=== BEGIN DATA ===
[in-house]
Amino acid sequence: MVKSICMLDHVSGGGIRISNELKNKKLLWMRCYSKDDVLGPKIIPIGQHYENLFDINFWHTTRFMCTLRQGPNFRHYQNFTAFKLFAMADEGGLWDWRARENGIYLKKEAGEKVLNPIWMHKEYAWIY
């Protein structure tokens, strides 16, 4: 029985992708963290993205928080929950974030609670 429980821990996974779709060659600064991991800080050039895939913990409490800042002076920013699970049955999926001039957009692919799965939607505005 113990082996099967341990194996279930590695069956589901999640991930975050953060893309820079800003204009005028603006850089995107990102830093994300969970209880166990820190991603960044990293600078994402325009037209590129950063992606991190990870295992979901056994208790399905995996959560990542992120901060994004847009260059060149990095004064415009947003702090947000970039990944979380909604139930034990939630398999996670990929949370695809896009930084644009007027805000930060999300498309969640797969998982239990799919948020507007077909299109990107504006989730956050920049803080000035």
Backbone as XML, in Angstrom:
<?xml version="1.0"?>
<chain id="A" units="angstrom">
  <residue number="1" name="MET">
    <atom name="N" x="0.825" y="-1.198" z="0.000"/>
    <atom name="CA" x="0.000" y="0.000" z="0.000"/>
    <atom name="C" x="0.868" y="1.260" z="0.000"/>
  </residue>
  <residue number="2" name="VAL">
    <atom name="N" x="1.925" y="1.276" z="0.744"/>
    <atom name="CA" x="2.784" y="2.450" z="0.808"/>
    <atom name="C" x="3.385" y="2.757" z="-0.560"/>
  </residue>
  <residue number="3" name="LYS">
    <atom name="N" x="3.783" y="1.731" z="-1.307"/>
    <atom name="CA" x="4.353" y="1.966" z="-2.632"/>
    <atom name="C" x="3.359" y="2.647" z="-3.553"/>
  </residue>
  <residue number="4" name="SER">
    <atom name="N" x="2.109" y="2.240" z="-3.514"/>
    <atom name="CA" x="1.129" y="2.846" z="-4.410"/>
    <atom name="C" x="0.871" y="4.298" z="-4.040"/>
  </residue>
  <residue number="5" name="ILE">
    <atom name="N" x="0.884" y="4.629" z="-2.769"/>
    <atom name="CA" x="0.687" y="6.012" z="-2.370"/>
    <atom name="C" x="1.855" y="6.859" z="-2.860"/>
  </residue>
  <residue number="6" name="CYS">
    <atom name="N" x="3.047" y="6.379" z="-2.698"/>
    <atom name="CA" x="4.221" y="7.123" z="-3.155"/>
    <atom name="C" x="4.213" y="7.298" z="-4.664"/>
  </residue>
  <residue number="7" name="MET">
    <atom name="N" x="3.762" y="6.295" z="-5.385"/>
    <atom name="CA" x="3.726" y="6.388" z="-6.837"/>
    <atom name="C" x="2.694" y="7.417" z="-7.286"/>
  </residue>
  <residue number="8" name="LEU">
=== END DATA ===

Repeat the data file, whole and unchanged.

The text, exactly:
[in-house]
Amino acid sequence: MVKSICMLDHVSGGGIRISNELKNKKLLWMRCYSKDDVLGPKIIPIGQHYENLFDINFWHTTRFMCTLRQGPNFRHYQNFTAFKLFAMADEGGLWDWRARENGIYLKKEAGEKVLNPIWMHKEYAWIY
């Protein structure tokens, strides 16, 4: 029985992708963290993205928080929950974030609670 429980821990996974779709060659600064991991800080050039895939913990409490800042002076920013699970049955999926001039957009692919799965939607505005 113990082996099967341990194996279930590695069956589901999640991930975050953060893309820079800003204009005028603006850089995107990102830093994300969970209880166990820190991603960044990293600078994402325009037209590129950063992606991190990870295992979901056994208790399905995996959560990542992120901060994004847009260059060149990095004064415009947003702090947000970039990944979380909604139930034990939630398999996670990929949370695809896009930084644009007027805000930060999300498309969640797969998982239990799919948020507007077909299109990107504006989730956050920049803080000035």
Backbone as XML, in Angstrom:
<?xml version="1.0"?>
<chain id="A" units="angstrom">
  <residue number="1" name="MET">
    <atom name="N" x="0.825" y="-1.198" z="0.000"/>
    <atom name="CA" x="0.000" y="0.000" z="0.000"/>
    <atom name="C" x="0.868" y="1.260" z="0.000"/>
  </residue>
  <residue number="2" name="VAL">
    <atom name="N" x="1.925" y="1.276" z="0.744"/>
    <atom name="CA" x="2.784" y="2.450" z="0.808"/>
    <atom name="C" x="3.385" y="2.757" z="-0.560"/>
  </residue>
  <residue number="3" name="LYS">
    <atom name="N" x="3.783" y="1.731" z="-1.307"/>
    <atom name="CA" x="4.353" y="1.966" z="-2.632"/>
    <atom name="C" x="3.359" y="2.647" z="-3.553"/>
  </residue>
  <residue number="4" name="SER">
    <atom name="N" x="2.109" y="2.240" z="-3.514"/>
    <atom name="CA" x="1.129" y="2.846" z="-4.410"/>
    <atom name="C" x="0.871" y="4.298" z="-4.040"/>
  </residue>
  <residue number="5" name="ILE">
    <atom name="N" x="0.884" y="4.629" z="-2.769"/>
    <atom name="CA" x="0.687" y="6.012" z="-2.370"/>
    <atom name="C" x="1.855" y="6.859" z="-2.860"/>
  </residue>
  <residue number="6" name="CYS">
    <atom name="N" x="3.047" y="6.379" z="-2.698"/>
    <atom name="CA" x="4.221" y="7.123" z="-3.155"/>
    <atom name="C" x="4.213" y="7.298" z="-4.664"/>
  </residue>
  <residue number="7" name="MET">
    <atom name="N" x="3.762" y="6.295" z="-5.385"/>
    <atom name="CA" x="3.726" y="6.388" z="-6.837"/>
    <atom name="C" x="2.694" y="7.417" z="-7.286"/>
  </residue>
  <residue number="8" name="LEU">